So many times I've been rescued from a critical debunking excursion because someone had provided excellent analysis that I could use as a starting point.
It is really disappointing to see them go soft and conflate unrelated issues that just confuse the reader.
The article about the Food Babe's claims about Monsanto covering up glyphosate in food items seemed like it would follow the science and once again foist her on her own critically underpowered petard.
But instead the article by Alex Kasprak just creates confusion. Even the subhead says, "Monsanto suppressing evidence of cancerous herbicide in food?"
(and to be fair, Alex did reach out and we're discussing this. I do think he wants to get it right)
What "cancerous herbicide?"
Instead of simply letting the air out of a conspiratorial claim, he conflates three issues at once, an in the process lends credence to the crazy claim, while not critically evaluating the others. Here's the problem:
This is the headline of the article. A highly-suspect, statistically bankrupt activist brochure is referred to as an "independent study" -- a term usually reserved for actual research.
Next, the author presents the synthesis of the claim as "Mixture" meaning that the claims present some legitimate points.
STOP RIGHT THERE. First, there is no "mixture". That claim is false, false, false. The analysis did not show the chemical conclusively, and of course, there is no conspiracy.
This should read FALSE. Done. Enjoy your Ritz crackers.
But the author expands upon the claim and folds in a non-seqitur conclusion about glyphosate that is not accurate either. I see his intent and understand how he got to those conclusions, but they are not relevant to the claim. Here's the whole thing:
What's true? Well he says that "studies performed on laboratory animals suggest that glyphosate may be carcinogenic" and that is not the case. Glyphosate has been evaluated by hundreds of independent peer-reviewed efforts and certainly by many federal regulators in many countries. They all have concluded that it is not a carcinogen.
The only departure is a hazard-based assessment by the IARC last year that used a thin set of reports to make the conclusion that glyphosate was a "probable carcinogen". This was a hazard-based report, not considering actual exposures. They also didn't derive their conclusion much from animal studies.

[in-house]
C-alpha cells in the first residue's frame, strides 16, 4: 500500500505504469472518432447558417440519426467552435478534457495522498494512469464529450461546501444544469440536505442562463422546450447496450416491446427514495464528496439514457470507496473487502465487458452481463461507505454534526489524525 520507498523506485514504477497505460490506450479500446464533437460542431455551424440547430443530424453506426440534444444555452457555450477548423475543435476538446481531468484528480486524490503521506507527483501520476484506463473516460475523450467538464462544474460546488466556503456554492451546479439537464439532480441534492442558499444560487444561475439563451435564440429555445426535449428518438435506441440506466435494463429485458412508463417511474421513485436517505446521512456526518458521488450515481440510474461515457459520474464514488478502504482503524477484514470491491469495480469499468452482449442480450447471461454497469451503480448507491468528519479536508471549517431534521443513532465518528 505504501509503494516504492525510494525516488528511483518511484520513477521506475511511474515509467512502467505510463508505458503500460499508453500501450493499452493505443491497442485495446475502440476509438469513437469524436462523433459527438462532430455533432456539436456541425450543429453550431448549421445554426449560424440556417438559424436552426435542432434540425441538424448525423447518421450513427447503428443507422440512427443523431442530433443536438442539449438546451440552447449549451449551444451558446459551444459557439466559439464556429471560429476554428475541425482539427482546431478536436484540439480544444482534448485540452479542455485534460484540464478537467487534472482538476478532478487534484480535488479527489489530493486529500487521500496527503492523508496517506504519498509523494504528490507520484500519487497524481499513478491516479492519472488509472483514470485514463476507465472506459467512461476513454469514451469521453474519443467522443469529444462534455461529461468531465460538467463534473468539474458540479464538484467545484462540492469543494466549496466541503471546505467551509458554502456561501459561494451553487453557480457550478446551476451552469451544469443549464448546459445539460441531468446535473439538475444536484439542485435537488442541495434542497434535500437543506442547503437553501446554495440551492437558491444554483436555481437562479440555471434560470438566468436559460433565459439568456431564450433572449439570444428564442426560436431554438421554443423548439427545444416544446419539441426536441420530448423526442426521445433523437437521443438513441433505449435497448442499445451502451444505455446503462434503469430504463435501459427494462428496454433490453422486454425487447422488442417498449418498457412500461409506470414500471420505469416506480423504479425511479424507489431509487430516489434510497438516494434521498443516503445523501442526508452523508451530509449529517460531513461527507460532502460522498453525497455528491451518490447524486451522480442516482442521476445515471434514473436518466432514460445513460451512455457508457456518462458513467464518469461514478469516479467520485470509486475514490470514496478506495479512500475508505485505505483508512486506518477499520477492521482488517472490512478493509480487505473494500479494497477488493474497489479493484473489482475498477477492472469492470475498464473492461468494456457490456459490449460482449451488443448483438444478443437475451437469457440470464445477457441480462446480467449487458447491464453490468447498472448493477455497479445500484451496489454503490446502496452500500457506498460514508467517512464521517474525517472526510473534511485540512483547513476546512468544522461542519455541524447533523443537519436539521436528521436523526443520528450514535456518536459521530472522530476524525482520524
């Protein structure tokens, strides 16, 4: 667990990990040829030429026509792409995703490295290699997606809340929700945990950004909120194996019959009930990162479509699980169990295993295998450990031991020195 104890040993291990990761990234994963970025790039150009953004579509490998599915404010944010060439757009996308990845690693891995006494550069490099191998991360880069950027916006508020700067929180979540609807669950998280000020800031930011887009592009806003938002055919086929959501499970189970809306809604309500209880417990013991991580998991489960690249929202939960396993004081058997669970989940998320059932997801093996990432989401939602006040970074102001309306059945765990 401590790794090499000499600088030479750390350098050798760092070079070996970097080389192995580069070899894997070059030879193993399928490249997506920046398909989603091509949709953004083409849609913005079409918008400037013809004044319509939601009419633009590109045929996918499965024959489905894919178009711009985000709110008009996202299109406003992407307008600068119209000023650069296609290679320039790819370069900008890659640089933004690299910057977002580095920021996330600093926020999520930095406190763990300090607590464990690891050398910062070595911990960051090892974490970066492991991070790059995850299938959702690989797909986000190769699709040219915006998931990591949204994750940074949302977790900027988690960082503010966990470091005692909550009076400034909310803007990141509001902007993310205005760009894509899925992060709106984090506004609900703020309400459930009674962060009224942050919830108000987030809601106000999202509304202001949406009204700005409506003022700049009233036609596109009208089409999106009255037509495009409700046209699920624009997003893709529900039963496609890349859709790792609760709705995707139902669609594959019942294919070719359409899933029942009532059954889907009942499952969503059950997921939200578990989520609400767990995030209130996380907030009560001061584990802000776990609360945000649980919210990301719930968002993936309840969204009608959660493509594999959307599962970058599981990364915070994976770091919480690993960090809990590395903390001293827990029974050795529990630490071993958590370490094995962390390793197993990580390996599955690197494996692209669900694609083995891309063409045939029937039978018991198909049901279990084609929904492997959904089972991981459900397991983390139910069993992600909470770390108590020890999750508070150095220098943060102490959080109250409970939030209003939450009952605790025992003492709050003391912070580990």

I also reject the premise that this is "an active debate in the scientific community." Scientists are scratching their heads over this, and why the media is complicit in giving fuel to activists claims built on thin science.
What's false? -- of course, that section is consistent with the scholarly literature.
What's undetermined? -- The author says basically that the results might not be trusted because they are not peer-reviewed and come from activists. Under that premise alone, the results are not evidence of anything! They are a claim on a website as valid as the picture of Bigfoot fur is a "mixture" proof of the existence of Bigfoot on Snopes.
Plus I have described in yesterday's blog why the activist brochure is not even close to fit for peer review and why the data are likely unreliable.
For Snopes to get this right the claim needs to be broken down into three independent claims.
1. Are the data in the report believable and do they represent a rigorous test using proper methods and statistical representation?
2. If the results are real, do the levels claimed to be detected pose a carcinogenic threat to humans?
3. Do the prevailing data on glyphosate substantiate its hazard-based description as a "probable carcinogen?"
The answer to all three is no, no, and no. The only one that is even open for discussion is #3, and evaluators worldwide are constantly scrutinizing the compound. The best evaluations from Germany, the USA, and many others have shown repeatedly that there is no legitimate evidence of a cancer risk at the levels used or in exposure to its residues.
The problem is that what I think is an honest effort from Alex Kasprak conflates three separate unrelated questions and in the process accodentally misinforms the casual reader that is simply looking at their cheerios, their kid, a cheesy activist brochure, and then turning to Snopes for a trusted synthesis.
I hope he corrects it. Unfortunately the Food Babe and others will use FOIA to gather our email exchanges and then say that he was just paid off by Monsanto, adding to the conspiracy. Same old, same old.